In Defense of Halloween(2007)
The title is a bit of an exaggeration, as I haven't seen Halloween. I think this was a film doomed to the critics because of its very existence and place in history. This sort of group-think, especially when it comes to a remake like this, can be dangerous and limiting in our views on cinema.
First of all, we must properly define a remake. Recent talk about the "remake" of Halloween has got me thinking. Does the new version of Hairspray count as a remake, or is it a film adaptation of the stage adaptation of a film? If half the contents of the "remake" did not exist in the original, does it still count as a remake? If Batman Begins can count as a series reboot, then shouldn't Halloween? And wouldn't we rather have Rob Zombie's version, background story and all, than merely another generic slasher movie starring Michael Myers? Wouldn't that be the greater disservice to John Carpenter? Zombie at least tried to push the series in a new direction, something most directors wouldn't have done.
Speaking of Batman Begins and Halloween, I'd like to explore the idea of the backstory as plot device. In this piece over at Lazy Eye Theatre, Piper chides audiences who went to see Halloween, partly because of the presence of a backstory to attempt to explain Michael Myers' homocidal ways. Then shouldn't we chide all the people who went to see Batman Begins or Spiderman or even Indiana Jones and the Last Crusade? All of them begin with backstories for their characters which help to properly explain the origins and psychology of their main characters. In fact, it is standard protocol for modern superhero movies to include a backstory for both the superpowers and the emotional character.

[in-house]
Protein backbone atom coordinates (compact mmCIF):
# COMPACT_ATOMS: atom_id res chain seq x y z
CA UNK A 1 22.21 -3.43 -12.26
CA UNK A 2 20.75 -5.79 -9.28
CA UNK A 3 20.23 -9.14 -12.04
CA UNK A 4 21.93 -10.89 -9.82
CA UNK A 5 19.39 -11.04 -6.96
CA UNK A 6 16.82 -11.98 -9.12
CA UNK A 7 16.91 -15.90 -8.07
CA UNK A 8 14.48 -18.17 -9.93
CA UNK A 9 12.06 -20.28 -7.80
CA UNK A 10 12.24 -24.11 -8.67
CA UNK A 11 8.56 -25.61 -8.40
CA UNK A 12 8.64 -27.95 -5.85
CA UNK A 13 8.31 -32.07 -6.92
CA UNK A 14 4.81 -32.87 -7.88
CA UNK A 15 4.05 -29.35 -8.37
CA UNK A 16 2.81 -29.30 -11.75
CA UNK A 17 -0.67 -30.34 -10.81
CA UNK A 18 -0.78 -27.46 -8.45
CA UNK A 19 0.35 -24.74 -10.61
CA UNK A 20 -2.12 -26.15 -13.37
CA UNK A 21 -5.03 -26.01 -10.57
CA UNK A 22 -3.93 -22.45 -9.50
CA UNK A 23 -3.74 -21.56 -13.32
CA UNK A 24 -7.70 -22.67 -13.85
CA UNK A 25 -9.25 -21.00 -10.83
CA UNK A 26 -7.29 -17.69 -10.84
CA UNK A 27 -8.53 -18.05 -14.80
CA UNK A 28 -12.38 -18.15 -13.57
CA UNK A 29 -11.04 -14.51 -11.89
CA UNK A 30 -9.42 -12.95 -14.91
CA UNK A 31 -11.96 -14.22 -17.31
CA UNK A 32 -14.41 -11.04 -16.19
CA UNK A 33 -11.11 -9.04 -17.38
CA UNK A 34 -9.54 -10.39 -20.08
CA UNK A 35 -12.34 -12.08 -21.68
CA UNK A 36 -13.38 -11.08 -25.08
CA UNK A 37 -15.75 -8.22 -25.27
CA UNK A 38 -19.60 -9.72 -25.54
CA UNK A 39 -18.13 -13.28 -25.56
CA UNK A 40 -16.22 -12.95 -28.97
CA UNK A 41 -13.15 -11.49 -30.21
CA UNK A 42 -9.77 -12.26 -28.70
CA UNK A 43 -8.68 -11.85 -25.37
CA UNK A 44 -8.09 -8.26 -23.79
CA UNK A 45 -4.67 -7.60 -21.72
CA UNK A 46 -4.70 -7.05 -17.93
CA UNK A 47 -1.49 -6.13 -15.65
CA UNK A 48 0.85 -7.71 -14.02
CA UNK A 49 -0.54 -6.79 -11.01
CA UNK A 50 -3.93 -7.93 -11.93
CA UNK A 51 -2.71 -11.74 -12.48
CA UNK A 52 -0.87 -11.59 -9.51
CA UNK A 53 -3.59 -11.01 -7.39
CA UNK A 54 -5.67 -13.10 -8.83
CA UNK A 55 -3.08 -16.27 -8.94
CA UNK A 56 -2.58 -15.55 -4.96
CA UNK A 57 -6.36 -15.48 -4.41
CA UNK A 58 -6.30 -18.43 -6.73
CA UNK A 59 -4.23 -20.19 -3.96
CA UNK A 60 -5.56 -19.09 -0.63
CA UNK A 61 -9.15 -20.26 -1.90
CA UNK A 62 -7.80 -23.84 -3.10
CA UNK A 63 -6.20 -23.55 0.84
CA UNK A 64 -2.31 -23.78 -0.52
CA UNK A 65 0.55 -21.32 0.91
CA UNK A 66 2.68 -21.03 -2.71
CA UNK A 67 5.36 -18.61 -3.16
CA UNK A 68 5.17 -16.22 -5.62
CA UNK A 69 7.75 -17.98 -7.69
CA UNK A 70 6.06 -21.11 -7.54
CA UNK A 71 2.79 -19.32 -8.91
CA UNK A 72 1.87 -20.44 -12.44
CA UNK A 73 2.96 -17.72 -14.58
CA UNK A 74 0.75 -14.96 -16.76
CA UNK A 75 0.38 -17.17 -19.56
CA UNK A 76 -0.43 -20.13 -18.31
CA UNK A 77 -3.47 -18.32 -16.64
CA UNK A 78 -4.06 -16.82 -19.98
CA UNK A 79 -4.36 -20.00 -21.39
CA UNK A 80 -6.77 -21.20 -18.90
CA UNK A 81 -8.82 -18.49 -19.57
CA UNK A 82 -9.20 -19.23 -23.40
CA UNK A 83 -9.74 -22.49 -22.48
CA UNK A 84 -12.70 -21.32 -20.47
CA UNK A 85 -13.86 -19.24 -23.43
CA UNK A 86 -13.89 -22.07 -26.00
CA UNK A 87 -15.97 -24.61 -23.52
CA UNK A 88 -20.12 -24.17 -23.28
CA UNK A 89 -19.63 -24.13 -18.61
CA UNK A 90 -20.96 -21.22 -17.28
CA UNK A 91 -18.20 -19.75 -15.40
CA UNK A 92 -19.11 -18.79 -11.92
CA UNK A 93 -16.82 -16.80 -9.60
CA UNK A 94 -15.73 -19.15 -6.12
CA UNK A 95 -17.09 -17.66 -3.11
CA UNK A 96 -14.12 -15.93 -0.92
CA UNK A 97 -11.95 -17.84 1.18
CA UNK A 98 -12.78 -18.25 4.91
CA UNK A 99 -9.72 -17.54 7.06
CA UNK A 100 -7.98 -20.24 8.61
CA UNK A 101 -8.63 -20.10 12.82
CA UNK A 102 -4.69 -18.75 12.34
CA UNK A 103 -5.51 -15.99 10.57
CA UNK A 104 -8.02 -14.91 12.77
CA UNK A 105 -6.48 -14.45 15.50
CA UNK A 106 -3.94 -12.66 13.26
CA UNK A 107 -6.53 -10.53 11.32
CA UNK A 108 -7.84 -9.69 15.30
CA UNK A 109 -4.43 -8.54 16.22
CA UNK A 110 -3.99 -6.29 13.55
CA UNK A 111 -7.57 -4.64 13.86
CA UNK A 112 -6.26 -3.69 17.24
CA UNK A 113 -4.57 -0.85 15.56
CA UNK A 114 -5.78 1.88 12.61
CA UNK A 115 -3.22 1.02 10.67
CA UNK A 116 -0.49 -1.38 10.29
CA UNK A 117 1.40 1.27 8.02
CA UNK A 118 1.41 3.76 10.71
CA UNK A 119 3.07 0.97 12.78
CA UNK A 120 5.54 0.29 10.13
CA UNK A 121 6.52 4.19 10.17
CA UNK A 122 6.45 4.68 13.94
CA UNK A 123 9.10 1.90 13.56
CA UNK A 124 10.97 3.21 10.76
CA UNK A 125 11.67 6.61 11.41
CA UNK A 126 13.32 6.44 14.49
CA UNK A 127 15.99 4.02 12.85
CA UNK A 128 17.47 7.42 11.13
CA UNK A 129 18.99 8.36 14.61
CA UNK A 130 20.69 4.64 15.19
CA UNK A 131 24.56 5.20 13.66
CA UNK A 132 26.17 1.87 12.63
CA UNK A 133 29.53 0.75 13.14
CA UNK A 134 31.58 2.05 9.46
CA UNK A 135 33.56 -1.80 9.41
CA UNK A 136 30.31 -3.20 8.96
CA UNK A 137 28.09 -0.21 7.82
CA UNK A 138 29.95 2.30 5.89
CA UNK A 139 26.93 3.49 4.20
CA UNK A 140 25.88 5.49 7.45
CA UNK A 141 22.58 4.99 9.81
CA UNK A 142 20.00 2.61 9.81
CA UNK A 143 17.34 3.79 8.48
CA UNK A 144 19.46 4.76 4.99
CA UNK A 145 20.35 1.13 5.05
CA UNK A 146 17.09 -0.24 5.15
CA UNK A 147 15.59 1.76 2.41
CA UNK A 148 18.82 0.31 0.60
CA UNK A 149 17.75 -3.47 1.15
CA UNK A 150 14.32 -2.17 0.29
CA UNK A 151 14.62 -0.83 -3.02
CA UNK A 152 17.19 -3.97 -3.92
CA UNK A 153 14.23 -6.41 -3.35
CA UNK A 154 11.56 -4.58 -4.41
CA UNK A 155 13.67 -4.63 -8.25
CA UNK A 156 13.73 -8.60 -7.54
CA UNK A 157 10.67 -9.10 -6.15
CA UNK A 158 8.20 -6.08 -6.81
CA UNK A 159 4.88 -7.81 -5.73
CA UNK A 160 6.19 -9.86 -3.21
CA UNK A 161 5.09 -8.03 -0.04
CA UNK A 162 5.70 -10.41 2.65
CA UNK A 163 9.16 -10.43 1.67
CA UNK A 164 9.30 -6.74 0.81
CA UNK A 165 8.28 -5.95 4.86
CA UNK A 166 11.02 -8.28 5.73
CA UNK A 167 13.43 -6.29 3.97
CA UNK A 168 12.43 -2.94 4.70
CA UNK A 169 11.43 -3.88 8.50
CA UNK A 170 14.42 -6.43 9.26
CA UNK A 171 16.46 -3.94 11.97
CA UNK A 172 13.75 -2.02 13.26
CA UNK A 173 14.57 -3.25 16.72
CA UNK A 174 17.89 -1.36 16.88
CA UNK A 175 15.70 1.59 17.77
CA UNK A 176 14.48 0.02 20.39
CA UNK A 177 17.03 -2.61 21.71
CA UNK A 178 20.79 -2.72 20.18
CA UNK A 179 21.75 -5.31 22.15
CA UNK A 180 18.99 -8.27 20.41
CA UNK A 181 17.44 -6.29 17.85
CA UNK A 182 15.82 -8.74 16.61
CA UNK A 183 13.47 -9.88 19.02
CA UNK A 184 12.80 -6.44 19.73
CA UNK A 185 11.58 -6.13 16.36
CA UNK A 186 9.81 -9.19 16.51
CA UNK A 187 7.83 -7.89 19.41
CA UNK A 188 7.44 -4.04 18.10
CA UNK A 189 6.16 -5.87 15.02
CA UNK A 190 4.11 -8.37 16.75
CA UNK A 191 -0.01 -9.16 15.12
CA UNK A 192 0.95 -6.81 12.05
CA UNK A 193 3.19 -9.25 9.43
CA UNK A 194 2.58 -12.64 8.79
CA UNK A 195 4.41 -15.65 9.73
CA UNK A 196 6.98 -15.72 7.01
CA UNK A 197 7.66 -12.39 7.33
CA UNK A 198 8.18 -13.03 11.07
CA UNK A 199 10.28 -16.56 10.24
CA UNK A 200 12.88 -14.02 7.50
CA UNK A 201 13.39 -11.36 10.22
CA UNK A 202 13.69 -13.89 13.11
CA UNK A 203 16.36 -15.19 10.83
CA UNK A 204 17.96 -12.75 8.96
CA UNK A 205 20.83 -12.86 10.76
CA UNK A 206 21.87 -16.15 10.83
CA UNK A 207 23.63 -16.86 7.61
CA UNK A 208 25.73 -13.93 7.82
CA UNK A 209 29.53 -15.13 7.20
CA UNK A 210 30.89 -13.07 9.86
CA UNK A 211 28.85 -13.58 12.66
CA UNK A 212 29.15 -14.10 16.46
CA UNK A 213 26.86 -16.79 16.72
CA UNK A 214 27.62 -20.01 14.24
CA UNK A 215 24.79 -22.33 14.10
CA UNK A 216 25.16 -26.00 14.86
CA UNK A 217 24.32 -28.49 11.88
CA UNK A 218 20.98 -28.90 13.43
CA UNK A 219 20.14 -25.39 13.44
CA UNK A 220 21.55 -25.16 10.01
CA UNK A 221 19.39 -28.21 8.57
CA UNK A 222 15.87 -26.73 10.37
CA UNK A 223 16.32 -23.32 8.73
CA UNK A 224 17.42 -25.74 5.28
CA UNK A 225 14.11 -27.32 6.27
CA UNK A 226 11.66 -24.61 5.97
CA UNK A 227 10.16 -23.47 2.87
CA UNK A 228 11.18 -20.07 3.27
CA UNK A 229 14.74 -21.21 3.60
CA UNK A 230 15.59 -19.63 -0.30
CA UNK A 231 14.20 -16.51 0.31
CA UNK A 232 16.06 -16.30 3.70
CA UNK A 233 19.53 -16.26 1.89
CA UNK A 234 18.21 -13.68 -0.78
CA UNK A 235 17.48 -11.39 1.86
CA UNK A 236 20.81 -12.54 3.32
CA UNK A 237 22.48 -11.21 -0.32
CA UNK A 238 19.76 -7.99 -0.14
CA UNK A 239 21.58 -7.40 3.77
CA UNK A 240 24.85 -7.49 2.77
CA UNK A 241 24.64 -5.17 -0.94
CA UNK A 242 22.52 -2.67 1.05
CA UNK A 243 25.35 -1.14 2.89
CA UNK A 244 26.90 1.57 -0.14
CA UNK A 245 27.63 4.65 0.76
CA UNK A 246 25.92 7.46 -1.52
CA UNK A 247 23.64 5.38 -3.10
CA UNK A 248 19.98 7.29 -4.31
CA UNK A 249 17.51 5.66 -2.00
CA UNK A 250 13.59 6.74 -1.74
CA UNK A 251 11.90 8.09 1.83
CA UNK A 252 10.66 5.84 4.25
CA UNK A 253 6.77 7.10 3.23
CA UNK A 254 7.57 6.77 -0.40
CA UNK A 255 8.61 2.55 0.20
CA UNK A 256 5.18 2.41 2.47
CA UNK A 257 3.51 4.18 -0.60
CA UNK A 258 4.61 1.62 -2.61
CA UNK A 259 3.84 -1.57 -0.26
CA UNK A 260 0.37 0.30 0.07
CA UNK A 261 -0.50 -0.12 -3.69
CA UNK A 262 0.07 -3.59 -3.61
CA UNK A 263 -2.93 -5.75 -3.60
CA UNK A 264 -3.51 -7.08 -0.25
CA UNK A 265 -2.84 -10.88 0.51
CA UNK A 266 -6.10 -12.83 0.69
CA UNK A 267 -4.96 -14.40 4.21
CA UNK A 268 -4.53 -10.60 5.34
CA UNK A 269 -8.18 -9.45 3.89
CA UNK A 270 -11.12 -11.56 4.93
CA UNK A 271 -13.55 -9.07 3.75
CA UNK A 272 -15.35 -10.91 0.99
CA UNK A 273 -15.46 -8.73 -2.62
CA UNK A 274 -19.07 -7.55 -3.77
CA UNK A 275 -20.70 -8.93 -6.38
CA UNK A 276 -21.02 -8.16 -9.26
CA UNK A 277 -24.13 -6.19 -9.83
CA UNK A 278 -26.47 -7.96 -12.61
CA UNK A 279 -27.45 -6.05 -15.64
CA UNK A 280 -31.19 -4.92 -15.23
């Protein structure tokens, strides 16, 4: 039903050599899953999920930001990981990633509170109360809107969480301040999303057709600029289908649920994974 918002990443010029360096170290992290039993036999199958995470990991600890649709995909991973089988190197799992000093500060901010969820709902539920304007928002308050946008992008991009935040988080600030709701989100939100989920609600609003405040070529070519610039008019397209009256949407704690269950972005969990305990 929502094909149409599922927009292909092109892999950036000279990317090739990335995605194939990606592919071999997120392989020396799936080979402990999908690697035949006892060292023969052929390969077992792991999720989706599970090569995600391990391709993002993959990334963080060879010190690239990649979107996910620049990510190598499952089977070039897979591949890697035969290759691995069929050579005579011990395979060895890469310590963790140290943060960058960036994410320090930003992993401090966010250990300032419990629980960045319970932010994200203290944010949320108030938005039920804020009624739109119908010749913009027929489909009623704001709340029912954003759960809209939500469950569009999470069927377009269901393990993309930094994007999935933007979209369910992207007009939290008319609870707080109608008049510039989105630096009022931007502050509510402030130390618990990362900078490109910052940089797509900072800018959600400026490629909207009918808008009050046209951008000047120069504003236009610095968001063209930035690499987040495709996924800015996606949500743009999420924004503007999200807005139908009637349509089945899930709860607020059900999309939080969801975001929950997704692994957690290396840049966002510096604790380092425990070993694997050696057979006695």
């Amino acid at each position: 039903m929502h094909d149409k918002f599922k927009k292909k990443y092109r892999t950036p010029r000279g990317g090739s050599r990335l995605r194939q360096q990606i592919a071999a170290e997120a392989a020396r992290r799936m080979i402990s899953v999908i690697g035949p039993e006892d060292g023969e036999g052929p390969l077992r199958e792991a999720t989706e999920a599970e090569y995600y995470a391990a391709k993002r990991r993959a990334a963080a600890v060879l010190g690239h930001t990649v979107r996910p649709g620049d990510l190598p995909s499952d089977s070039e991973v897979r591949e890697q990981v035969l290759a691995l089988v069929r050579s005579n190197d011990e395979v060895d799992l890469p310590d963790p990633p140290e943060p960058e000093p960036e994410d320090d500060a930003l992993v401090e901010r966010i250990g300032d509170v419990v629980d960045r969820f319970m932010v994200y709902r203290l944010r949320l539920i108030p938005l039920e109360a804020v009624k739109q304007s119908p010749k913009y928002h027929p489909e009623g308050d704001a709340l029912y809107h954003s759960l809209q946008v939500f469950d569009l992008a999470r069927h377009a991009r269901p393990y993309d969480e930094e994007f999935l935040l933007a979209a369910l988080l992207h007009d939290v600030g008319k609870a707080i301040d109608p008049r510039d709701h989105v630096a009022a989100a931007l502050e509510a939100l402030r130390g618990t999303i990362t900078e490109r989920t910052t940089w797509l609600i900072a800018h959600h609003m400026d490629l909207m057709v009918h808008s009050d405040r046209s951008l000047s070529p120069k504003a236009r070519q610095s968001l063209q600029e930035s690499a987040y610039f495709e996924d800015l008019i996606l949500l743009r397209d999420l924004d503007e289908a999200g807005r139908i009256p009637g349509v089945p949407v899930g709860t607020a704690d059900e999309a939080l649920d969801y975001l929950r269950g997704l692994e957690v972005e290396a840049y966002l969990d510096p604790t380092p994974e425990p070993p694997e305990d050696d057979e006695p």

This is best exemplified by Batman Begins and Hulk, whose use of fear and father issues, respectively, became the main core themes of the films. I cannot speak personally of either Halloween, but I would be inclined to believe that Zombie would use something prevalent in Michael Myers' home life as an underlying theme. Feel free to tell me if I'm nowhere near the truth. However, I will probably need to see the evidence and draw my own conclusions.
As for the notion of Carpenter's Halloween being an "untouchable," a film that has attained classic status and should never be touched with a remake, I point the the 50s. Ninotchka and The Philadelphia Story were both remade as high profile musicals in the 50s, Silk Stockings and High Society, respectively. Both Ninotchka and The Philadelphia Story are film adaptations of a book and a play, but it hardly seems credible that the studios decided to return to the source material for the new films. Likewise with Tim Burton's Charlie and the Chocolate Factory. Though Burton did adapt from the source material rather than update Willie Wonka and the Chocolate Factory, the project probably was developed in the studio system as a straight remake which got retooled once Burton signed on.
Studios love to remake films. And most of the time, the result is uninspired, if not plain bad. Halloween was going to be remade, whether Rob Zombie directed it or not. It wasn't his idea to remake it, but he did the work. And he created something different. For those genre purists, the film must automatically be bad. After all, it is a remake of an established classic, and nobody should ever make one of those. But Rob Zombie's Halloween doesn't look like a straight remake. It looks like a reinvention. The difference is subtle, but it is there. It is an attempt to create something different, except it uses names we've heard before. Much like Michael Mann's Miami Vice, this reads as a movie that would be much better received if it only had a different title and different character names. I am personally of the belief that both films were going to be made, and both men thought that a straight remake or adaptation would be absolutely terrible. They sacrificed some credibility to prevent worse films from being made, and I think both made the right decision.